They're back in business with renewed energy and a new place to play.
The Sun City Prop Busters, the radio control model airplane aficionados, have a new takeoff and landing field to call their own after they had to leave their former well-groomed field just a short distance south of their current digs.
The current land, donated to the club by Sherritt Coal in return for their previously donated land that had to be reclaimed for mining purposes a couple of years ago, won't undergo a similar fate in years to come.
“They've promised us there is no coal here that they'll want and it's our land to develop through a long- term lease,” said Shelly Folbar, the club's secretary.
The Prop Busters are now in the procsess of grooming their new three-acre site, beginning with a fresh crop of grass that will be left uncut this fall in anticipation of good growing conditions next spring.
They've done quite a bit of land levelling and filling in a low spot on the edge of the property.
“We had a great field before, we'll have another great one again,” said Folbar.
“We've had this land for about four years now,” said Elroy Dougherty, a club member whose son Art is the current president.
“It was too soggy to work on much last year, but we got a road built in here and we got a miniature temporary field in the meantime. It's good for small planes and helicopters, but not all the planes,” said Dougherty.
Thanks to a mining excavation site nearby, an underground irrigation system will be implemented in the spring to make full use of a good water supply.
As far as membership goes, Folbar said the Prop Busters have never had to conduct a membership drive.
“We've had as few as 20 and as many as 80. We're down a bit now, but that's mainly because we didn't have a home, but that's changed. Our members are as young as eight and as old as 80 and all are pretty active,” she added.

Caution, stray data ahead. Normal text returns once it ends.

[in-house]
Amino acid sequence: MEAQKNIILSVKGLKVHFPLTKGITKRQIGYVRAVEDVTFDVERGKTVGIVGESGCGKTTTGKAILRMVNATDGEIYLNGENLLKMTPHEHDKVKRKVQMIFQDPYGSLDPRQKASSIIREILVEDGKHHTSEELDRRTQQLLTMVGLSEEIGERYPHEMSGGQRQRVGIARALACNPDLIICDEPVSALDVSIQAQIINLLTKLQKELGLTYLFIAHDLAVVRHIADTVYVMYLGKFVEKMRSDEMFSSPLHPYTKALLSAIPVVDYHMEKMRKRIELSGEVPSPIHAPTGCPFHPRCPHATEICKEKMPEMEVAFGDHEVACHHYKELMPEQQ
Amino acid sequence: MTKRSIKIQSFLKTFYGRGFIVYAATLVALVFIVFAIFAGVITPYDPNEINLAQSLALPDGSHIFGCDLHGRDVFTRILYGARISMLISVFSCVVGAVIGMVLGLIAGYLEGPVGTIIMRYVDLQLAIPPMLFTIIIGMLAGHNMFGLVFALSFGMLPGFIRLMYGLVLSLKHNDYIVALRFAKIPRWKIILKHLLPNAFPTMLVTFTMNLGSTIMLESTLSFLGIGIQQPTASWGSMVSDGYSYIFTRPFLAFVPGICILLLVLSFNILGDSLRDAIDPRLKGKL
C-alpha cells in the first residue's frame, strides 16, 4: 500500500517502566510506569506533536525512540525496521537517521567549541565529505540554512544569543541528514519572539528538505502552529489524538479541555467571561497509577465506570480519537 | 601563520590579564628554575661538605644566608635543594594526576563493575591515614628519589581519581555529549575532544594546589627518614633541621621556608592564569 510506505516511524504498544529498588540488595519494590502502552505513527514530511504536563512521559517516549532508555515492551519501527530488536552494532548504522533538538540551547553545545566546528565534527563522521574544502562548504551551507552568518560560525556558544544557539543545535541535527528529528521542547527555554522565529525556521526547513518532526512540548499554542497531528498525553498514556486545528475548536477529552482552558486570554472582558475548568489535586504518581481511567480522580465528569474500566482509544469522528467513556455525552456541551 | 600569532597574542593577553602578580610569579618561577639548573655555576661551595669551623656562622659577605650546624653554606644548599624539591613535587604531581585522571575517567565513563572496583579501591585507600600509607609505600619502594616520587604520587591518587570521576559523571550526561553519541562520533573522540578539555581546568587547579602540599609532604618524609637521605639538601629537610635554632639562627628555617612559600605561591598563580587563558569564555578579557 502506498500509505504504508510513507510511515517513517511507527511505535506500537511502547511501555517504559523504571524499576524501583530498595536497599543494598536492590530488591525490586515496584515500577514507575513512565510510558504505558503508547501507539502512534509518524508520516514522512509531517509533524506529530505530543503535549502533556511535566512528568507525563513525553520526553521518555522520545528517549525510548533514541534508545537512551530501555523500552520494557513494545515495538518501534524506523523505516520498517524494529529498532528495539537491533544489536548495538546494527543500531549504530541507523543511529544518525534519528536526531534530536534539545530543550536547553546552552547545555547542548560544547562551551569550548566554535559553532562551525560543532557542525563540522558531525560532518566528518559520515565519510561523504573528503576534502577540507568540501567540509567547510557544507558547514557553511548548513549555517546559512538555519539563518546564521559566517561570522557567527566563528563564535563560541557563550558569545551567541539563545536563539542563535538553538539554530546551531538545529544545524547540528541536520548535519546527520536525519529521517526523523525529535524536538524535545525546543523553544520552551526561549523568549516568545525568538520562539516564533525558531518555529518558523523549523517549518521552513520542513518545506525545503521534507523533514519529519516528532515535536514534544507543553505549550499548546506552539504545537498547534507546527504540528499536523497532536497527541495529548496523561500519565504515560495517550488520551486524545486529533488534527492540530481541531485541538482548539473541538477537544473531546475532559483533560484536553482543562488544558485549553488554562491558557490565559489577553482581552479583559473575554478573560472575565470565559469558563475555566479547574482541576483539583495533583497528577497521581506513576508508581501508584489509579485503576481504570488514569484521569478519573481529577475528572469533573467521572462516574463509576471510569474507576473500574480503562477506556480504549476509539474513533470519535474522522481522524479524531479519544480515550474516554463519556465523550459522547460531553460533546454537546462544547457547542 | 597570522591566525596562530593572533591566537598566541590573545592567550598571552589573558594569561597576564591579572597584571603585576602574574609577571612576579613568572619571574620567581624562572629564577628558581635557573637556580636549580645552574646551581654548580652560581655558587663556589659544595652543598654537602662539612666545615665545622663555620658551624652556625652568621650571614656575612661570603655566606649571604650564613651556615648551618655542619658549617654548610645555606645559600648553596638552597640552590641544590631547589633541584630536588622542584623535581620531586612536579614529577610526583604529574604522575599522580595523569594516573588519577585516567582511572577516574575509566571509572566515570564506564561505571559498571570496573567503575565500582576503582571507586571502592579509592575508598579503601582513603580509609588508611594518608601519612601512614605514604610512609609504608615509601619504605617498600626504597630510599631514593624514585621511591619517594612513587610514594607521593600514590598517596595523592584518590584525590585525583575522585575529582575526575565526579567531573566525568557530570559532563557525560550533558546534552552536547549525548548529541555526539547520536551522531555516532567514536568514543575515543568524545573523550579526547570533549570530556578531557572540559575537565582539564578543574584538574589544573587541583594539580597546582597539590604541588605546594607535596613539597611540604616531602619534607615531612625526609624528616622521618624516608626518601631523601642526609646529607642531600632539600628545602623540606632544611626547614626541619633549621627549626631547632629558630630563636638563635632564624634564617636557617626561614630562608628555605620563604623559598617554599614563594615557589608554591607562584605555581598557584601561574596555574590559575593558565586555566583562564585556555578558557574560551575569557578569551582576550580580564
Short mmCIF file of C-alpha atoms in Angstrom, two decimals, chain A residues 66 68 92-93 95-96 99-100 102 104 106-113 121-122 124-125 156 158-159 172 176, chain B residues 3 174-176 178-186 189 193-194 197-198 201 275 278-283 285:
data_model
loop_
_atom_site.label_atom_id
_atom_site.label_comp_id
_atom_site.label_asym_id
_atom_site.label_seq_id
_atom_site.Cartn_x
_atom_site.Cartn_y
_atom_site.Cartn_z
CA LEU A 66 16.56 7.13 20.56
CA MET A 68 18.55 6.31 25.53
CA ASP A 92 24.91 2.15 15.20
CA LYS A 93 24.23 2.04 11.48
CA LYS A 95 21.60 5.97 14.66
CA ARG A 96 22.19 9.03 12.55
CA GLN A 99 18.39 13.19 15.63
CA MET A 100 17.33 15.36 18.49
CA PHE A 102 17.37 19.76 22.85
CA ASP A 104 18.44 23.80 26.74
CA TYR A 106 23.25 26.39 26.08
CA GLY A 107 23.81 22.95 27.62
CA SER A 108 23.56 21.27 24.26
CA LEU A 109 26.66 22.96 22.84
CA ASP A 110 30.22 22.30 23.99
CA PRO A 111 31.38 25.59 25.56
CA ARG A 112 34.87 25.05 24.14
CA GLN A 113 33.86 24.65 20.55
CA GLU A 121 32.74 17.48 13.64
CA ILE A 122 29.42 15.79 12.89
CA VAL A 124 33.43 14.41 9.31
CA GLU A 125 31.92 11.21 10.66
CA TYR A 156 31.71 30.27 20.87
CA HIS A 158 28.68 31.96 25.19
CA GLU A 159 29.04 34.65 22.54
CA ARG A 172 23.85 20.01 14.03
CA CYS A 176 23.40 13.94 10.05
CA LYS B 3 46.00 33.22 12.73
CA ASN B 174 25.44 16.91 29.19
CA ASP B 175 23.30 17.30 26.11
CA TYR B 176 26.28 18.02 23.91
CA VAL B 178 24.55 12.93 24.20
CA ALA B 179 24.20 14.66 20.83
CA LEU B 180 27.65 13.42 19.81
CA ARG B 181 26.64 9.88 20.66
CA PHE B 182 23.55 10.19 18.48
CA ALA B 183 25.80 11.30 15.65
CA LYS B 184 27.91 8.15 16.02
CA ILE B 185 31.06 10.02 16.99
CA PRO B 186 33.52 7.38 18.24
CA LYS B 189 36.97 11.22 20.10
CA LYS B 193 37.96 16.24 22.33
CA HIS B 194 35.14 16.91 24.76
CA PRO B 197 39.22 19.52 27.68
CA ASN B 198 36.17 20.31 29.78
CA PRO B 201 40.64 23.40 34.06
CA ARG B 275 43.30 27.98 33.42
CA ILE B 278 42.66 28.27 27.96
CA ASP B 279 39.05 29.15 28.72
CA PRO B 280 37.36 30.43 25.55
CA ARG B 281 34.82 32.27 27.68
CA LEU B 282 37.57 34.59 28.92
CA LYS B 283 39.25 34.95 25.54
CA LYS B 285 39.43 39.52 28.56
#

So far simple word-of-mouth about the local club has kept the membership growing with radio controlled model enthusiasts joining the club from as far away as North Dakota and Oxbow and Lampman in southeast Saskatchewan.
Their new clubhouse came to them by way of a donation from a construction company that no longer needed the building following the completion of a major hotel building project last year.
The excavation work, road building, grass seeding and cutting has all been done through volunteer efforts and Dougherty noted that as many as 40 companies have donated equipment, time and personnel just so that the club could get back up and operating at full potential again.
“We have the water, the grass, the three acre field, the insurance and mandatory training that is required to be a member and we'll have the membership back up again, I'm sure by next spring, when the word gets out that we're ready to go,” said Folbar.
Anyone wanting to fly with the Prop Busters has to pass the mandatory wings test, which is similar to remote control pilots who fly drone aircraft. The course is presented by the club's insurance provider. The club backs that up with a master instructors' designation for added safety.
“Everyone stays safe here, it's a requirement that anyone who flies with us completes the course,” Folbar said.
The club maintains a Facebook and website page for those interested in further details.
The Prop Busters have a rich history in Estevan, dating back to the early 1980s when they operated out of the former Estevan Airport that used to be located just south of the city ... forged out of the Second World War pilot training program. After the old airport was claimed for the coal underneath, the club eventually found a base on land donated by the coal company and now, after a little upheaval and recovery from floods, they'll be back on good soil and good company next spring. As was evidenced by the enthusiasm displayed by current members, they won't have any problems filling out their membership roster once more. The word will get out and former members and new members will be welcomed into the fold and regular flying sessions will resume with special events scheduled throughout the prime flying months.